In an article published this weekend, the New York Times explored the issue of data collection and privacy concerns. The following quote from Bob Wise, a former governor of West Virginia who is affiliated with data collection and storage nonprofit inBloom, was somewhat troubling:
Do you want to take your child to the doctor and have three data points — height, weight and age — or do you also want data from a hospital in another state? I want the most data points available so my child can have the best diagnosis.
Note the faulty comparison in Wise’s remarks, that is, the comparison of hard science (medicine) to a social science (education).
In medicine, accumulating data on a patient may actually improve the accuracy of the diagnosis and suggest an appropriate treatment. In education, there is no evidence that collecting and analyzing data points will enable schools to “diagnose” a problem. Even if “the most data points available” helped teachers to identify students’ shortcomings, the “treatment” will not be as straightforward as prescribing medication or initiating therapy.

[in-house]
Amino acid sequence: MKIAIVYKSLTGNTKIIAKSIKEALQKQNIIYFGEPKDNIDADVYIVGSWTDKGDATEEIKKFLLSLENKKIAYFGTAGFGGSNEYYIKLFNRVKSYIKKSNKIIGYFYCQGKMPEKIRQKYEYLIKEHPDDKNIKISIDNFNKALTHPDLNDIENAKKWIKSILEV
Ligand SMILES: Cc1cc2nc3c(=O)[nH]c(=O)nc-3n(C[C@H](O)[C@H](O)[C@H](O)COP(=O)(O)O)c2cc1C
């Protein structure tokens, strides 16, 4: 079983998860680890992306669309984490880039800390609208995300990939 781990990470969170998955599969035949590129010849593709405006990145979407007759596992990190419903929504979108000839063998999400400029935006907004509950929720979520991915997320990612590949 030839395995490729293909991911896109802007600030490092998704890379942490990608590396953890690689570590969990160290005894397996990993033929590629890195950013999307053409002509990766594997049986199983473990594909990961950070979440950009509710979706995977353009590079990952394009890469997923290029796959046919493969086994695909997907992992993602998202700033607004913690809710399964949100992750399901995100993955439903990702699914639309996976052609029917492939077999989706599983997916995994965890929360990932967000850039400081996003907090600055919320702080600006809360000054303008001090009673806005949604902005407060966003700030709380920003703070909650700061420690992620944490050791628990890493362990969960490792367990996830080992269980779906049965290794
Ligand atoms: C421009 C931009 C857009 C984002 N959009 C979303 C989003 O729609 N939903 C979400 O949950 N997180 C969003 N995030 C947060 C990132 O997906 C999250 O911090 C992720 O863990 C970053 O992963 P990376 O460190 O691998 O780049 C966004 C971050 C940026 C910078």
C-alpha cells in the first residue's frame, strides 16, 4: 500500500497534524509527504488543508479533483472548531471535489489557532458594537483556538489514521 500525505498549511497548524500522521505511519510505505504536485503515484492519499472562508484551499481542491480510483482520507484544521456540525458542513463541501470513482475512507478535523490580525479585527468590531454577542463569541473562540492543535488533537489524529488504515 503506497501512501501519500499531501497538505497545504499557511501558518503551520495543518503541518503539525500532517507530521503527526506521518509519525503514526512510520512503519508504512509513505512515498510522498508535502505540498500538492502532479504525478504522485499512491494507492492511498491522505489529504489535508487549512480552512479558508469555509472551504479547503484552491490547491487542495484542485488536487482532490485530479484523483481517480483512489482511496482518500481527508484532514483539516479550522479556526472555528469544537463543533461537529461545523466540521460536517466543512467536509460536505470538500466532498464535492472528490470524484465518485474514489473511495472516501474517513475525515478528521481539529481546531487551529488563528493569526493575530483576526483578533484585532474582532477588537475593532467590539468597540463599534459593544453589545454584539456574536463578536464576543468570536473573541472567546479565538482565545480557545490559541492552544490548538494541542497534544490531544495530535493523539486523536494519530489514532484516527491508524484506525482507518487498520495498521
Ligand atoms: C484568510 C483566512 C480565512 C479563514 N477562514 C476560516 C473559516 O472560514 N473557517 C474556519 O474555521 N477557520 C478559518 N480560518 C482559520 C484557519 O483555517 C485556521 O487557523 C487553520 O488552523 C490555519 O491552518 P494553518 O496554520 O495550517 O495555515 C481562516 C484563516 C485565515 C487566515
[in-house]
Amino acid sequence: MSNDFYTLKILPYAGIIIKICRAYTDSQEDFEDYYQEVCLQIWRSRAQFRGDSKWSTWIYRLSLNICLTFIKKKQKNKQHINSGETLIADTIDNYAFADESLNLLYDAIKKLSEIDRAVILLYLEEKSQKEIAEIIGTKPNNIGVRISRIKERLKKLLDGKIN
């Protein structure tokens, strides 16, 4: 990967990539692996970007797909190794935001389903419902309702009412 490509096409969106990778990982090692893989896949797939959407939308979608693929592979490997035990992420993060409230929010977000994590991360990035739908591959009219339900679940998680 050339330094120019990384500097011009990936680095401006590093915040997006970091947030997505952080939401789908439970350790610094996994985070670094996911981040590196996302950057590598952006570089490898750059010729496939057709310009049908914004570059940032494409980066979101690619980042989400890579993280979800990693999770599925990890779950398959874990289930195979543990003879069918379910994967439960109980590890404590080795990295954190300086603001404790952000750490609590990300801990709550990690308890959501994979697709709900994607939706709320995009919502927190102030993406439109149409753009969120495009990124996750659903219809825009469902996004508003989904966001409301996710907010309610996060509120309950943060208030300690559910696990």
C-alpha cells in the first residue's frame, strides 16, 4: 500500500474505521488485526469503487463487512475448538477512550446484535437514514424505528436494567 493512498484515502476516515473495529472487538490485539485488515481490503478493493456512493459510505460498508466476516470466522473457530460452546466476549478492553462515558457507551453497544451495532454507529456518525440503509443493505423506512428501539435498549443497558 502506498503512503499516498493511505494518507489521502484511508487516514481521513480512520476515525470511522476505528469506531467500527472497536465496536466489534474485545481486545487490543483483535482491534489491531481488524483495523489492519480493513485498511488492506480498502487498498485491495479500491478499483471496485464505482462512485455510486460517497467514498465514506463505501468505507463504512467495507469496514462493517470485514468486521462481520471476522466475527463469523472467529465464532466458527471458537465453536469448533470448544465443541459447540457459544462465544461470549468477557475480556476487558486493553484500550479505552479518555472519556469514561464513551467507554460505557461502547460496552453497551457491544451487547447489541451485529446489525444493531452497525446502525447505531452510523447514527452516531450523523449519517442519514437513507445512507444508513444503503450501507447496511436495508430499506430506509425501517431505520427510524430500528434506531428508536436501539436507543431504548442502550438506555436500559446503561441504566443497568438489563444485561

Wise would be wise to consider the costs and benefits of student data collection. Indeed, privacy invasion risks and financial burdens associated with data collection may outweigh the purported diagnostic benefits.
For more information on inBloom and data collection generally, read this.